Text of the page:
Back in school I studied poetry as part of my English course. Many a poem and many a poet. Beautiful verses, creations by the truly great that have followed me, influenced and inspired me. Not all remain in shiny detail, a phrase, a line here and there I can recall. One poem though stands apart for reasons I’m not quite sure of but it seems to call to me most particularly and has stayed bright and strong all these years. I love poetry, the often obvious complexity, the tone that sometimes mocks or warns or aches. The words that are felt not read, it is a life form and a force.
This poem, I don’t even know if I could honestly call it amongst my favorites but its impact and imprint upon my mind are undeniable. From time to time something reminds me of it and I find myself transported back again to that classroom where we first met. Maybe it is the fantasy, the mysticism or the nostalgic hope, the fear of loss and courage to give independence or the mother-daughter relationship that draws me. Maybe it is simply the memory, the connection I felt back then to the words and how in that classroom I found my passion for language and love of words. Maybe it is all of these things or none, I’m not sure but whichever, whatever it may be I still reread this poem from time to time and I still enjoy it. Poetry should be shared.
The only legend I have ever loved is
the story of a daughter lost in hell.
And found and rescued there.
Love and blackmail are the gist of it.
Ceres and Persephone the names.
And the best thing about the legend is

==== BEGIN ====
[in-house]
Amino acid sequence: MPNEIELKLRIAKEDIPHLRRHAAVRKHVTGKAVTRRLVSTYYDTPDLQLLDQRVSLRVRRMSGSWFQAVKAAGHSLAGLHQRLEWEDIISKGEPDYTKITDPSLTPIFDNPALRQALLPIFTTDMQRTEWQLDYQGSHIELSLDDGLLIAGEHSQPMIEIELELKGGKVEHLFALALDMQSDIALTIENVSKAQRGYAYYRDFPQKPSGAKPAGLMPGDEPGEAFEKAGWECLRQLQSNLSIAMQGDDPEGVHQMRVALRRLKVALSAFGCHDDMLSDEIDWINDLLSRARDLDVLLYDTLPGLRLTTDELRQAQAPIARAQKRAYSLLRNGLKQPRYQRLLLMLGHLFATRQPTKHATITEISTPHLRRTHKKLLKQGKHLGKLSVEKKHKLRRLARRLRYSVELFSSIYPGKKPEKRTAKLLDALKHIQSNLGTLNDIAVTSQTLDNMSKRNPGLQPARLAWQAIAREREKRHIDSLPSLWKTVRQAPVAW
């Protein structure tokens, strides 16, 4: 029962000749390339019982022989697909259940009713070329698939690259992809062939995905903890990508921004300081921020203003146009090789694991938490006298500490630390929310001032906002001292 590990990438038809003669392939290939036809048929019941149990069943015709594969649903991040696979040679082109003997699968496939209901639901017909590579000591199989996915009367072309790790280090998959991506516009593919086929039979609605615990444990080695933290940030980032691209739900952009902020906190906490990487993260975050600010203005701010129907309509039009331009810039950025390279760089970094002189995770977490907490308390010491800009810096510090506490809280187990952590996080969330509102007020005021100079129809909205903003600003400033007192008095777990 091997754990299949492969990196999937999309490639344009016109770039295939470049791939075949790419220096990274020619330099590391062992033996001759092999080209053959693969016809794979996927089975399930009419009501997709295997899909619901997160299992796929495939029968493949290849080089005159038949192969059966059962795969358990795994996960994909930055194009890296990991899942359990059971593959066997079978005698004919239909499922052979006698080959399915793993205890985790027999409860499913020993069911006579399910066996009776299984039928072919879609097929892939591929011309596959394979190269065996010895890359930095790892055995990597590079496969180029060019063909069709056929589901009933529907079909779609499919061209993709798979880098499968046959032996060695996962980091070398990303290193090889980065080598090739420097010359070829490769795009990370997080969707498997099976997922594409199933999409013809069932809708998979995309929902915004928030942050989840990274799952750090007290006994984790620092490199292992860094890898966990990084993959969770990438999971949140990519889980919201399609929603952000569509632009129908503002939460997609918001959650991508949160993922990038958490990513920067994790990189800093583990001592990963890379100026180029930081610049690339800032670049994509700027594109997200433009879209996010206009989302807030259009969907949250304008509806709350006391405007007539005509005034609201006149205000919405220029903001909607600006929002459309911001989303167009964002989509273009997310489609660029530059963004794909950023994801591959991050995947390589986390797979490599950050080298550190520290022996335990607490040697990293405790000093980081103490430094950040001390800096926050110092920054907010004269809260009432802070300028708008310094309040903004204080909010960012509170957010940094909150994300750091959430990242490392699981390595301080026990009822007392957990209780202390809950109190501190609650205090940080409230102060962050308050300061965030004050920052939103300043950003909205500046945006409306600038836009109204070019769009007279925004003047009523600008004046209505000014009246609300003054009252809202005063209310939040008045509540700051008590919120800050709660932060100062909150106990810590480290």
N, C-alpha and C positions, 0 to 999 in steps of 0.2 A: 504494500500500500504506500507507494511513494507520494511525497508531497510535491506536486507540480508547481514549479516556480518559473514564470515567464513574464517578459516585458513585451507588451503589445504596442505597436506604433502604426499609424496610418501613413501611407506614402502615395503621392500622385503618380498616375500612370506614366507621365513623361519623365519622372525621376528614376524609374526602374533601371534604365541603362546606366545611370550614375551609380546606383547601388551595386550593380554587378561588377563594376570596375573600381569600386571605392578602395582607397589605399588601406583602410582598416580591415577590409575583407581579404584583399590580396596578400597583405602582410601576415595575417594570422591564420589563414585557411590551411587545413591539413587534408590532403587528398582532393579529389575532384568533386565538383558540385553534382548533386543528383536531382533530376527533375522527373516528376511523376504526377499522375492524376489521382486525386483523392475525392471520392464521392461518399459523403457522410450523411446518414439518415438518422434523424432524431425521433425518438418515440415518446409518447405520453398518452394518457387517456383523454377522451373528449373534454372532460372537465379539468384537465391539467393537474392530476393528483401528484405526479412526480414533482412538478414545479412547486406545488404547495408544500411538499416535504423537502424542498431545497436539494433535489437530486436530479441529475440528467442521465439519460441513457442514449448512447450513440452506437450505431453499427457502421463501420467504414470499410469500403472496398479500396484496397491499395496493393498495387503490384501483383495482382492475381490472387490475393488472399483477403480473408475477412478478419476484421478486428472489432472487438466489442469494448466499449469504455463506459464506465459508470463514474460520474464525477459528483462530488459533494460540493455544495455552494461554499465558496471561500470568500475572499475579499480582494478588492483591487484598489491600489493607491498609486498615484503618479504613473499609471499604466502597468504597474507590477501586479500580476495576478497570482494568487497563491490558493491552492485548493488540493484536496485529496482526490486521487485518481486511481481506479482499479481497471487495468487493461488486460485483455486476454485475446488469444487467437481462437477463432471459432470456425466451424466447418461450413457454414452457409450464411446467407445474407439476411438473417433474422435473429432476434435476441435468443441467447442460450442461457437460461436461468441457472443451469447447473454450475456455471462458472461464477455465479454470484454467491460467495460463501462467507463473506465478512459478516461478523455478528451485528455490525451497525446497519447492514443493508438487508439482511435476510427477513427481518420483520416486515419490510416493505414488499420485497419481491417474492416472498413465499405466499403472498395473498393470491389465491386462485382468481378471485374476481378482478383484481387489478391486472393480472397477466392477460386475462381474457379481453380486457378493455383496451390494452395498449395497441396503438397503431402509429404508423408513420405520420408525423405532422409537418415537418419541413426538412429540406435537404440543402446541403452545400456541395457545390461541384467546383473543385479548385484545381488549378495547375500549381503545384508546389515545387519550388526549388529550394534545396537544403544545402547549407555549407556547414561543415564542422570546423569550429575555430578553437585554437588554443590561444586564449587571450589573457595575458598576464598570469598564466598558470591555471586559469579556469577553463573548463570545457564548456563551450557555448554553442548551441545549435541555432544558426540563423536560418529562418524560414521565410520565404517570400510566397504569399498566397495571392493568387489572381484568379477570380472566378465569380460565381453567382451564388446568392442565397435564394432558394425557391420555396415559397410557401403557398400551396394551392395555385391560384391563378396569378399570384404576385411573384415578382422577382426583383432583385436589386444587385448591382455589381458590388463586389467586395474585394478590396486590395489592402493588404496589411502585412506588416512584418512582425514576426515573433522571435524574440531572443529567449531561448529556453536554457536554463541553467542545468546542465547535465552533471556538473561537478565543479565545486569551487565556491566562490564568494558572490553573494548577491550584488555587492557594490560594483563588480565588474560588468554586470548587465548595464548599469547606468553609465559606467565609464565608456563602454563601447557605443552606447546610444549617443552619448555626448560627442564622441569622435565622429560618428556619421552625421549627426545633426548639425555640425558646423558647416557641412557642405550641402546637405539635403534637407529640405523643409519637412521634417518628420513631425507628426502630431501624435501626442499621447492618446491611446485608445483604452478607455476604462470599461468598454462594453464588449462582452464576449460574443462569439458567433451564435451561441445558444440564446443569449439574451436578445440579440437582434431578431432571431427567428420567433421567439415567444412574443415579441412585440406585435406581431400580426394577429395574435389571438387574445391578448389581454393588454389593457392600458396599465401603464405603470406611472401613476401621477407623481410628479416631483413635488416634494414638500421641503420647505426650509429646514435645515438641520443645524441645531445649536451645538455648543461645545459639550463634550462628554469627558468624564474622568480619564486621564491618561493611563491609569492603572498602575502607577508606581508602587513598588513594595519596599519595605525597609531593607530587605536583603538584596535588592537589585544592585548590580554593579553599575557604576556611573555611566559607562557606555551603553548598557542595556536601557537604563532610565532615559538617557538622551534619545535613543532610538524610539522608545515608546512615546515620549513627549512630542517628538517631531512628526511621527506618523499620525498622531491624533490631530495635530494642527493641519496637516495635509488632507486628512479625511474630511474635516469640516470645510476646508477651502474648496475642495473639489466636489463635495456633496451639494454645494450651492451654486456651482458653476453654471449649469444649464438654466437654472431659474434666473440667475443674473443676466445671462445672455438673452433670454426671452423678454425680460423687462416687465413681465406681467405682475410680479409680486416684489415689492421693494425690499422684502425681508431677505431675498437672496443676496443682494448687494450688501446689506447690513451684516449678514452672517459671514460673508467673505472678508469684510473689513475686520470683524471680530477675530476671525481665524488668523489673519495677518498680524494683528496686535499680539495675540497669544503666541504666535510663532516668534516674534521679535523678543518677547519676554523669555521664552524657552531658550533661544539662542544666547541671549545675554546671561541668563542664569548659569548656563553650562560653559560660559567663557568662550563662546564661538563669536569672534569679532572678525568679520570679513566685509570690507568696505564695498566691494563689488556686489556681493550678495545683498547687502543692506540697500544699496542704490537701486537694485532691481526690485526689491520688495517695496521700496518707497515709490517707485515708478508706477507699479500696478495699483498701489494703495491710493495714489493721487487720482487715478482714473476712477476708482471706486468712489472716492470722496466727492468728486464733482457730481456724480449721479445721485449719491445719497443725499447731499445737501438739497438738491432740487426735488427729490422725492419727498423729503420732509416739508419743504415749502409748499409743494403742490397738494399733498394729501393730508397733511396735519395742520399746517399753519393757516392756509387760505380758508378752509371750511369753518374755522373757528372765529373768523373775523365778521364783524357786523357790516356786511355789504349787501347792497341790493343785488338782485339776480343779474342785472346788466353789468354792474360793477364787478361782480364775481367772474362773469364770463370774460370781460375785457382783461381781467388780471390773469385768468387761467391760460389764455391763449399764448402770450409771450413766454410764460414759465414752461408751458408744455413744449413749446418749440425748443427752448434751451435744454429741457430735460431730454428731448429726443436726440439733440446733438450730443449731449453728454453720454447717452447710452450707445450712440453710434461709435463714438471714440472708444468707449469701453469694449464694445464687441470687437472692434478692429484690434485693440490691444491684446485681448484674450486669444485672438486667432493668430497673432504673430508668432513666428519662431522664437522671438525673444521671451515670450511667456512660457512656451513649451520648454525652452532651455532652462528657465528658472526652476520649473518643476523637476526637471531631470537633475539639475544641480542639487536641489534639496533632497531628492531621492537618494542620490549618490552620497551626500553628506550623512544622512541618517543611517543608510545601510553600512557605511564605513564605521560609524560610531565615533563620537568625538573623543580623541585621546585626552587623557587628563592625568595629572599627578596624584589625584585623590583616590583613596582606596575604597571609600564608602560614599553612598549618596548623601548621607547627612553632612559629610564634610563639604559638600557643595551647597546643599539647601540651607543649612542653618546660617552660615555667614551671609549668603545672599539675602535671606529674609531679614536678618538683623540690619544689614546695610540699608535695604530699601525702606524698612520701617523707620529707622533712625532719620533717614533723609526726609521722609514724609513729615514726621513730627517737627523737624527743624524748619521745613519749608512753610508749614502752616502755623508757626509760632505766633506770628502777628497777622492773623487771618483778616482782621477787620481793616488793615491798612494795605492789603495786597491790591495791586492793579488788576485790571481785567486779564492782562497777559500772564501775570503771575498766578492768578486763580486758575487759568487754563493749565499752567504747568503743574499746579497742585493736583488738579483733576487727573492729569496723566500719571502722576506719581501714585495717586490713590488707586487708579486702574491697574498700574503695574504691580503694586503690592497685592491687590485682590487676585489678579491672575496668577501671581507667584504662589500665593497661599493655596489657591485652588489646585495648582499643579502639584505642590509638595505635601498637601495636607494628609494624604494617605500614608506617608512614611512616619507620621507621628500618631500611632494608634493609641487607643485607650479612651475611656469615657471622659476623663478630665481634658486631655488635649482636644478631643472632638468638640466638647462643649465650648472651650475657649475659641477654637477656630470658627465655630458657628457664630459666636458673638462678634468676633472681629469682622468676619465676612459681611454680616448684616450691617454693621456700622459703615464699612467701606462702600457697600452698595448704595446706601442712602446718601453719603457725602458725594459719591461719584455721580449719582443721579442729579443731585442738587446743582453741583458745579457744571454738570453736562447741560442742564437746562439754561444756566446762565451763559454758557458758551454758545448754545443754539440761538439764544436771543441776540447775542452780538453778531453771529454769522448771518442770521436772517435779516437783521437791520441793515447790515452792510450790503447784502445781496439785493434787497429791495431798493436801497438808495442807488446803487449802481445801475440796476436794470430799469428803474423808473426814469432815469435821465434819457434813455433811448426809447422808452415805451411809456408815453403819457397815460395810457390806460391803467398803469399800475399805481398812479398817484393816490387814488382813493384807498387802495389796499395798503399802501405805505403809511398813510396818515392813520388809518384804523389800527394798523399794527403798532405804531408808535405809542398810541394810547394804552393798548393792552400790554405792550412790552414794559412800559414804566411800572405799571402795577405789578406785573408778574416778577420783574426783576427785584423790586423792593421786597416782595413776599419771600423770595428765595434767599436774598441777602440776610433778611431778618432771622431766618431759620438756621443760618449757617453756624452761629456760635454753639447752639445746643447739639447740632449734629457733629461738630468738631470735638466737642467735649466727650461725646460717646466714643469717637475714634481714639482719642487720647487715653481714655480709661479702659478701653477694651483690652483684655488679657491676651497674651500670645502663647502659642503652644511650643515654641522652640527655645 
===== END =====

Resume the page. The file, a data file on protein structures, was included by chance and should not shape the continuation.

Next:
I can enter it anywhere. And have.
As a child in exile in
a city of fogs and strange consonants,
I read it first and at first I was
an exiled child in the crackling dusk of
the underworld, the stars blighted. Later
I walked out in a summer twilight
searching for my daughter at bed-time.
When she came running I was ready
to make any bargain to keep her.
I carried her back past whitebeams
and wasps and honey-scented buddleias.
But I was Ceres then and I knew
winter was in store for every leaf
on every tree on that road.
Was inescapable for each one we passed.
And for me.
It is winter
and the stars are hidden.
I climb the stairs and stand where I can see
my child asleep beside her teen magazines,
her can of Coke, her plate of uncut fruit.
The pomegranate! How did I forget it?
She could have come home and been safe
and ended the story and all
our heart-broken searching but she reached
out a hand and plucked a pomegranate.
She put out her hand and pulled down
the French sound for apple and
the noise of stone and the proof
that even in the place of death,
at the heart of legend, in the midst
of rocks full of unshed tears
ready to be diamonds by the time
the story was told, a child can be
hungry. I could warn her. There is still a chance.
The rain is cold. The road is flint-coloured.
The suburb has cars and cable television.
The veiled stars are above ground.
It is another world. But what else
can a mother give her daughter but such
beautiful rifts in time?
If I defer the grief I will diminish the gift.
The legend will be hers as well as mine.
She will enter it. As I have.
She will wake up. She will hold
the papery flushed skin in her hand.
And to her lips. I will say nothing